# Does an LSTM forget more than a CNN? An empirical study of catastrophic forgetting in NLP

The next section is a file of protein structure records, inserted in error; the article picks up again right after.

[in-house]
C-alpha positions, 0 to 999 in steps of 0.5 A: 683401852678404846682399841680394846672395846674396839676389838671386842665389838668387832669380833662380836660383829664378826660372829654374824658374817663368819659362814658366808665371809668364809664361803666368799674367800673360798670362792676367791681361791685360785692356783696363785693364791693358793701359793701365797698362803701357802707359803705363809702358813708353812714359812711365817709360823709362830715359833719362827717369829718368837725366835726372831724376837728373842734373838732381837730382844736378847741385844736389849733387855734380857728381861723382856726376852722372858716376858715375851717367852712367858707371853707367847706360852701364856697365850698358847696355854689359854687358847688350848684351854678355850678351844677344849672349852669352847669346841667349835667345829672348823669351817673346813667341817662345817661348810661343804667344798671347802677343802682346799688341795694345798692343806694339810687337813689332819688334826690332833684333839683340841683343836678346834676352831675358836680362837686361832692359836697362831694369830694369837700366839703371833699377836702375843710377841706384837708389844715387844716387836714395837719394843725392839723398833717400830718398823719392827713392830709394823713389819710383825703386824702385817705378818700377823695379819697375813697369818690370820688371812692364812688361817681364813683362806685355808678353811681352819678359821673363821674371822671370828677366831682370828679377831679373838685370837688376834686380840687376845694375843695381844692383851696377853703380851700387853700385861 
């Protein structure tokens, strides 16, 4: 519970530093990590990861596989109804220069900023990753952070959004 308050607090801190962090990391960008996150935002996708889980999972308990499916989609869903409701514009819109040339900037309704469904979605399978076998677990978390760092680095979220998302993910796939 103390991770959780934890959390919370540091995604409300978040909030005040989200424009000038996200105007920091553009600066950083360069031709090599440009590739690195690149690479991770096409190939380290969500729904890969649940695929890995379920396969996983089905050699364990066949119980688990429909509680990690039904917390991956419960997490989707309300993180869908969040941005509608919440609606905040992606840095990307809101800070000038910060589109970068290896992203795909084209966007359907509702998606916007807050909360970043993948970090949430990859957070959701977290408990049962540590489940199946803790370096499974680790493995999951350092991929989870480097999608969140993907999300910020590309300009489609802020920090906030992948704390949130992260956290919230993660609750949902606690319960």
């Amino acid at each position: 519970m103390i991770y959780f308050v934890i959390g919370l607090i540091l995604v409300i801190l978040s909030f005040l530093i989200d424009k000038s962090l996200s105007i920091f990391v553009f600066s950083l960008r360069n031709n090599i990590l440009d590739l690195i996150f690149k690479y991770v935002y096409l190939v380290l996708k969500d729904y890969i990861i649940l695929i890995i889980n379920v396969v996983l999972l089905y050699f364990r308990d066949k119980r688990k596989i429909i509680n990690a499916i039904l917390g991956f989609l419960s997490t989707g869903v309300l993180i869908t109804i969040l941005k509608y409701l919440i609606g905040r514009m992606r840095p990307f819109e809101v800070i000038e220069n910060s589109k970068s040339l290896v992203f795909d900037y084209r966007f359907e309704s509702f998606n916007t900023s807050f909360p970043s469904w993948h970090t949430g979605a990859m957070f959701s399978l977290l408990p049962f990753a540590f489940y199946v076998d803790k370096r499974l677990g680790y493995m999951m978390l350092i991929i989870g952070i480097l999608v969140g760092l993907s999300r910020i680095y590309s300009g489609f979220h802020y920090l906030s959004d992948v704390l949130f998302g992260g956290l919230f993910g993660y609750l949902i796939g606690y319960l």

Catastrophic forgetting {---} whereby a model trained on one task is fine-tuned on a second, and in doing so, suffers a {}catastrophic{''} drop in performance over the first task {---} is a hurdle in the development of better transfer learning techniques. Despite impressive progress in reducing catastrophic forgetting, we have limited understanding of how different architectures and hyper-parameters affect forgetting in a network. With this study, we aim to understand factors which cause forgetting during sequential training. Our primary finding is that CNNs forget less than LSTMs. We show that max-pooling is the underlying operation which helps CNNs alleviate forgetting compared to LSTMs. We also found that curriculum learning, placing a hard task towards the end of task sequence, reduces forgetting. We analysed the effect of fine-tuning contextual embeddings on catastrophic forgetting and found that using embeddings as feature extractor is preferable to fine-tuning in continual learning setup.

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